Delegates to the General Conference Executive Committee’s 2019 Annual Council meeting tackled major issues on Monday, voting tithe parity for all Divisions and reviewing a new statement on abortion, but they were also handed surprise changes in the schedule and new materials to consider overnight.
The first surprise came with the presentation of the agenda on Monday morning, when they were told that there had been a change in plans. The document on unborn life and abortion that had been scheduled for discussion on Tuesday, would instead be discussed Monday afternoon at 4 p.m., right after the two-hour session planned for consideration of tithe parity.
At the end of the day there was another surprise, a new document to be reviewed before Tuesday morning, with a new recommendation resulting from the 2018 Annual Council Compliance Action. The document stated that the Danish Union of Churches Conference, the North German Union Conference, the Norwegian Union Conference, and the Swedish Union of Churches Conference had taken actions that are not in harmony with the Working Policy and practices on credentials, so it is “Recommended, that the above entities be ‘Warned’ as provided for in the 2018 Annual Council voted document.”
Additionally, “Public Reprimand” is recommended for the presidents of the Columbia Union Conference and the Pacific Union Conference, because their unions “have taken actions that are not in harmony with voted actions of the General Conference Session and the General Conference Executive Committee placing them in persistent non-compliance.”
These recommendations will be considered on Tuesday, along with the motion that was tabled on Monday about whether conference presidents should have voice at Annual Council meetings.
In between these surprises, the Executive Committee voted to approve tithe parity of 3% for all Divisions’ contribution to the General Conference by the year 2030 (with an additional .85% for NAD to accommodate support of Loma Linda University and Andrews University). The North American Division will move more quickly. Its tithe percentage will go down to 3% by the year 2024.
The presentation about tithe parity began with General Conference President Ted N. C. Wilson saying thank you to the North American Division for its generous support of the world church. The delegates gave a standing ovation to the Division followed by a verbal Amen. “You represent the legacy of that generosity,” Wilson told the delegates. At one point in time the NAD was giving 21% of its tithe to the General Conference budget, he said. Over the decades, the percentage has diminished as sustainability outside the United States has increased. By the end of 2020, it will be 5.85% of NAD tithe that is passed to the GC. In 2018, at the NAD Year-end Meeting, their Executive Committee voted to request that the tithe percentage be brought to an equal amount with the other Divisions — to parity.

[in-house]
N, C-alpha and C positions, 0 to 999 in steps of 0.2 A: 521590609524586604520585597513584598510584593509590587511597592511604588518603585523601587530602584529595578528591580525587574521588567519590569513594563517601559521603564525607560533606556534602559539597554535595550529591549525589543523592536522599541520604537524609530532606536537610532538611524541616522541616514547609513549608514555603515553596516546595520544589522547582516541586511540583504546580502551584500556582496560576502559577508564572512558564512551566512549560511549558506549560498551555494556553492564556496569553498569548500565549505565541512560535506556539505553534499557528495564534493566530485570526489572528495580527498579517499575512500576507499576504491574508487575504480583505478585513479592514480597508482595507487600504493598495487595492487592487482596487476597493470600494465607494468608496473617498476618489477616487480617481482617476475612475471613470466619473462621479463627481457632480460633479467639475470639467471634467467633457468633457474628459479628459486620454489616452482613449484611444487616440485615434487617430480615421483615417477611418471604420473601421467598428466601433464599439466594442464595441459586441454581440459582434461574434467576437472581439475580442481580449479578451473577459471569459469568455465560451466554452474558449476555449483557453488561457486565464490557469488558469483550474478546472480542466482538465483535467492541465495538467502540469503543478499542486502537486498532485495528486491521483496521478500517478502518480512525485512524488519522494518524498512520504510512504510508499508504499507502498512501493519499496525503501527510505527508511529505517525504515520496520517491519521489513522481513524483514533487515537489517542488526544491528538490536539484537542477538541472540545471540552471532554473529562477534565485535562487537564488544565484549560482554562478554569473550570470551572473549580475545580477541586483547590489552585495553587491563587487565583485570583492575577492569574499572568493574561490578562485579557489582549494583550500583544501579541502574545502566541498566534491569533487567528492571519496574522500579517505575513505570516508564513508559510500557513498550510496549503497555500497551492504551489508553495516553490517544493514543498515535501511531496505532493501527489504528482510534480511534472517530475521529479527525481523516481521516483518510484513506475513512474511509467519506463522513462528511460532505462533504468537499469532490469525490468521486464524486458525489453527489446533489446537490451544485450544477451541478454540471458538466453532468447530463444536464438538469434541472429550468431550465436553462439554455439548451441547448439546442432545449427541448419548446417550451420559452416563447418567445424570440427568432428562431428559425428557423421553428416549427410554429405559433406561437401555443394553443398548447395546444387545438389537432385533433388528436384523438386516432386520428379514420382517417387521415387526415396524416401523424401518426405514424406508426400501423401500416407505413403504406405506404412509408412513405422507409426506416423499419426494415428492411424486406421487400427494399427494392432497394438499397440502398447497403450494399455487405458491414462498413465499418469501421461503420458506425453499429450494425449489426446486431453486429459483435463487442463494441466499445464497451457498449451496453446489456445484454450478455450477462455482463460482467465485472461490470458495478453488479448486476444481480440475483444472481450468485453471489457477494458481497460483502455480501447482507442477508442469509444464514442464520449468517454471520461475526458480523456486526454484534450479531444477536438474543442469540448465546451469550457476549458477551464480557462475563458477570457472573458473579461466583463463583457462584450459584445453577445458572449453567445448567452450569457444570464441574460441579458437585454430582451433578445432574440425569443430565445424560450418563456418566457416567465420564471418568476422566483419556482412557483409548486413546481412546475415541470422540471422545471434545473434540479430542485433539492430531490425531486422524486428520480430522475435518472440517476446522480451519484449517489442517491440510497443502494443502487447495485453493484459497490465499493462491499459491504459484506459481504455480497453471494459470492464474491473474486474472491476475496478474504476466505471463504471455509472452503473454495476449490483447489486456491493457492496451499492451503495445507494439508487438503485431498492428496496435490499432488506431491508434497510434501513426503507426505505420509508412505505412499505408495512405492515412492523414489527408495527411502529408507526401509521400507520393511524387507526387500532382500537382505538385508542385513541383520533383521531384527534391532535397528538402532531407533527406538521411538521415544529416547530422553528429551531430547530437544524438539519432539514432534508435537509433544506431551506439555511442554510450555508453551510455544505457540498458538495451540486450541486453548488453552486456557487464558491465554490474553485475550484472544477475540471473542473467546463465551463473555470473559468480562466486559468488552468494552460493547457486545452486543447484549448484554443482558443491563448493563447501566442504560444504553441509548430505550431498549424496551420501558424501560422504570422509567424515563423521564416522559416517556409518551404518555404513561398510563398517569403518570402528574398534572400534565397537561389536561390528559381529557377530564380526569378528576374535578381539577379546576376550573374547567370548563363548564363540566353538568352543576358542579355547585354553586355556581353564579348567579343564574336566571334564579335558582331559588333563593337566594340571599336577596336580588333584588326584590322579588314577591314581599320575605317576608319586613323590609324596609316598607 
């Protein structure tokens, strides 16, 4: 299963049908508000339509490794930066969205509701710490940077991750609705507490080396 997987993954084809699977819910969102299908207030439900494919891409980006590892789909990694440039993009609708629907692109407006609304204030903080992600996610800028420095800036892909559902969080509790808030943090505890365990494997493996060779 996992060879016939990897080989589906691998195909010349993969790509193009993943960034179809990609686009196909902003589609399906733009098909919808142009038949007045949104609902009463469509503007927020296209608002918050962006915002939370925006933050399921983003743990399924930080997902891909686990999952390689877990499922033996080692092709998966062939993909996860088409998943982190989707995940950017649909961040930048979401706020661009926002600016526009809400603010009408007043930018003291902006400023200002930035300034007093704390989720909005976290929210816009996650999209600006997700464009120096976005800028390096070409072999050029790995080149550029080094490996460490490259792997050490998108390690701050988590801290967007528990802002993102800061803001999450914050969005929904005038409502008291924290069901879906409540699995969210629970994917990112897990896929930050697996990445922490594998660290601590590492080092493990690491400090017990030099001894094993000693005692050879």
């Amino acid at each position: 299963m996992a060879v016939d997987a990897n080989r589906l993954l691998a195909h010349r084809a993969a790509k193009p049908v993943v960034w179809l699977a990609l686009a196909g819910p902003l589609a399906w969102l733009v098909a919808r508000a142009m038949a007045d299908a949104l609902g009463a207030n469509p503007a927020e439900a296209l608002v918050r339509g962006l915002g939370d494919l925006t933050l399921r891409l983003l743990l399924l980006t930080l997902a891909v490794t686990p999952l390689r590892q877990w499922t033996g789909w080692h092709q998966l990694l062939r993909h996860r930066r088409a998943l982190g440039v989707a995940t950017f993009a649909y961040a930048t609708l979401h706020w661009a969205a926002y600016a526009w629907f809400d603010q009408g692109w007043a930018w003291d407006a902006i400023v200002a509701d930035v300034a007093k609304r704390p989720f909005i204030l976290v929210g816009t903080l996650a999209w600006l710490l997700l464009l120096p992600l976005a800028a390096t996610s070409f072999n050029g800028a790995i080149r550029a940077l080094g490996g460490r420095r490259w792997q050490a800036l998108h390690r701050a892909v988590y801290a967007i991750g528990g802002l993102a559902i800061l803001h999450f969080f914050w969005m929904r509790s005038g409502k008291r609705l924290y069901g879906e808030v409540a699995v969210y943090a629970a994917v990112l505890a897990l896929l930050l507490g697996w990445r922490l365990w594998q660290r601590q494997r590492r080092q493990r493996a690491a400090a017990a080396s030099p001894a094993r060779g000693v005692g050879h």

General Conference Treasurer Juan Prestol-Puesan, who has served as a conference, union, and division treasurer in the NAD before going to the General Conference, next gave the history of the negotiations between the GC as the NAD became more of an independent organization over the years.
In the discussion that followed, the majority of speeches made were in support of parity. Those who opposed the motion, however, wanted more details about the effect the decision would have on specific ministries. Some lay members objected to the motion, saying they wanted to be in support of missions and the world church.
Robert Lemon, the retired treasurer of the General Conference, reminded delegates of the words of Ellen G. White when she said, “we have nothing to fear in the future, unless we forget how the Lord has led us in the past.” Lemon said he had been through this issue in the past, given that he was the undertreasurer when the percentage for NAD went from 10% to 8% and when the other Divisions went from 1% to 2%. “We have to watch what the Lord can do. I was treasurer when we went from 8% to 6% in 2008, it was a terrible time. But the Lord blessed and the other Divisions prospered.” He concluded by saying “I support this motion fully. I look forward to seeing how God will bless.”
At 4 p.m., the discussion was halted, and a vote was taken by holding up of cards. The green cards easily outnumbered the red cards, and the issue of tithe parity was resolved.
Quickly, after a short session of standing exercises, the time had come for the discussion of the document “Statement on the Biblical View of Unborn Life and Its Implications for Abortion.” Again, President Wilson gave an introduction to the item, telling the delegates that he hoped they would support the document being presented. Then, there was a lengthy presentation on the process that the document had followed before being brought to the delegates. The Biblical Research Institute’s Ethics Committee had spent two years drafting a document that had been reviewed in the last couple of months by the General Conference Statement Writing Committee and then by the Bioethics Committee, with revisions along the way.